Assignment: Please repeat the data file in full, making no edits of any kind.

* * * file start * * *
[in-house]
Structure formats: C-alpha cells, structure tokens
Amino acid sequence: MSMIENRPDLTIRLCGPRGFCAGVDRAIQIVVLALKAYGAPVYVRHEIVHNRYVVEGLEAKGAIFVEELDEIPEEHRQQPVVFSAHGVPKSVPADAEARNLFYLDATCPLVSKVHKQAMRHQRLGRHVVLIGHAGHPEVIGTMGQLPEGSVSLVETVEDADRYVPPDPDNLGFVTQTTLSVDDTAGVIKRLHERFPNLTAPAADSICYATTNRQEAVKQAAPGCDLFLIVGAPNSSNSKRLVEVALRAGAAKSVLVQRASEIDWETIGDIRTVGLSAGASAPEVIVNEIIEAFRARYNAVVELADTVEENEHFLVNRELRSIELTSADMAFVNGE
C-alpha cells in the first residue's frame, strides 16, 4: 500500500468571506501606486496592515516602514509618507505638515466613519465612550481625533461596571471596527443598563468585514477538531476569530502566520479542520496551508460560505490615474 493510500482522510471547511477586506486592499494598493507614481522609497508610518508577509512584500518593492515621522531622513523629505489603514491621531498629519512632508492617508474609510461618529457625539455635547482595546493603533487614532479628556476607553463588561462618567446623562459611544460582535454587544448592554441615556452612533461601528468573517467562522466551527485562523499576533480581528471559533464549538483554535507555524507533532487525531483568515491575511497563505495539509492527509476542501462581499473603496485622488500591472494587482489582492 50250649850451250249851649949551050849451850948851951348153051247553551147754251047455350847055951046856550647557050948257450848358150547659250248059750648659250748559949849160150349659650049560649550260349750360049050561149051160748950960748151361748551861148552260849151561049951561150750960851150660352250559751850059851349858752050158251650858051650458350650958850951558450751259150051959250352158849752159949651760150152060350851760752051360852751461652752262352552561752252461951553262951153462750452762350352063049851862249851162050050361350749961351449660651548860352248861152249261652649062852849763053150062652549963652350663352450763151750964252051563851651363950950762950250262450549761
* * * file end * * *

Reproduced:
[in-house]
Structure formats: C-alpha cells, structure tokens
Amino acid sequence: MSMIENRPDLTIRLCGPRGFCAGVDRAIQIVVLALKAYGAPVYVRHEIVHNRYVVEGLEAKGAIFVEELDEIPEEHRQQPVVFSAHGVPKSVPADAEARNLFYLDATCPLVSKVHKQAMRHQRLGRHVVLIGHAGHPEVIGTMGQLPEGSVSLVETVEDADRYVPPDPDNLGFVTQTTLSVDDTAGVIKRLHERFPNLTAPAADSICYATTNRQEAVKQAAPGCDLFLIVGAPNSSNSKRLVEVALRAGAAKSVLVQRASEIDWETIGDIRTVGLSAGASAPEVIVNEIIEAFRARYNAVVELADTVEENEHFLVNRELRSIELTSADMAFVNGE
C-alpha cells in the first residue's frame, strides 16, 4: 500500500468571506501606486496592515516602514509618507505638515466613519465612550481625533461596571471596527443598563468585514477538531476569530502566520479542520496551508460560505490615474 493510500482522510471547511477586506486592499494598493507614481522609497508610518508577509512584500518593492515621522531622513523629505489603514491621531498629519512632508492617508474609510461618529457625539455635547482595546493603533487614532479628556476607553463588561462618567446623562459611544460582535454587544448592554441615556452612533461601528468573517467562522466551527485562523499576533480581528471559533464549538483554535507555524507533532487525531483568515491575511497563505495539509492527509476542501462581499473603496485622488500591472494587482489582492 50250649850451250249851649949551050849451850948851951348153051247553551147754251047455350847055951046856550647557050948257450848358150547659250248059750648659250748559949849160150349659650049560649550260349750360049050561149051160748950960748151361748551861148552260849151561049951561150750960851150660352250559751850059851349858752050158251650858051650458350650958850951558450751259150051959250352158849752159949651760150152060350851760752051360852751461652752262352552561752252461951553262951153462750452762350352063049851862249851162050050361350749961351449660651548860352248861152249261652649062852849763053150062652549963652350663352450763151750964252051563851651363950950762950250262450549761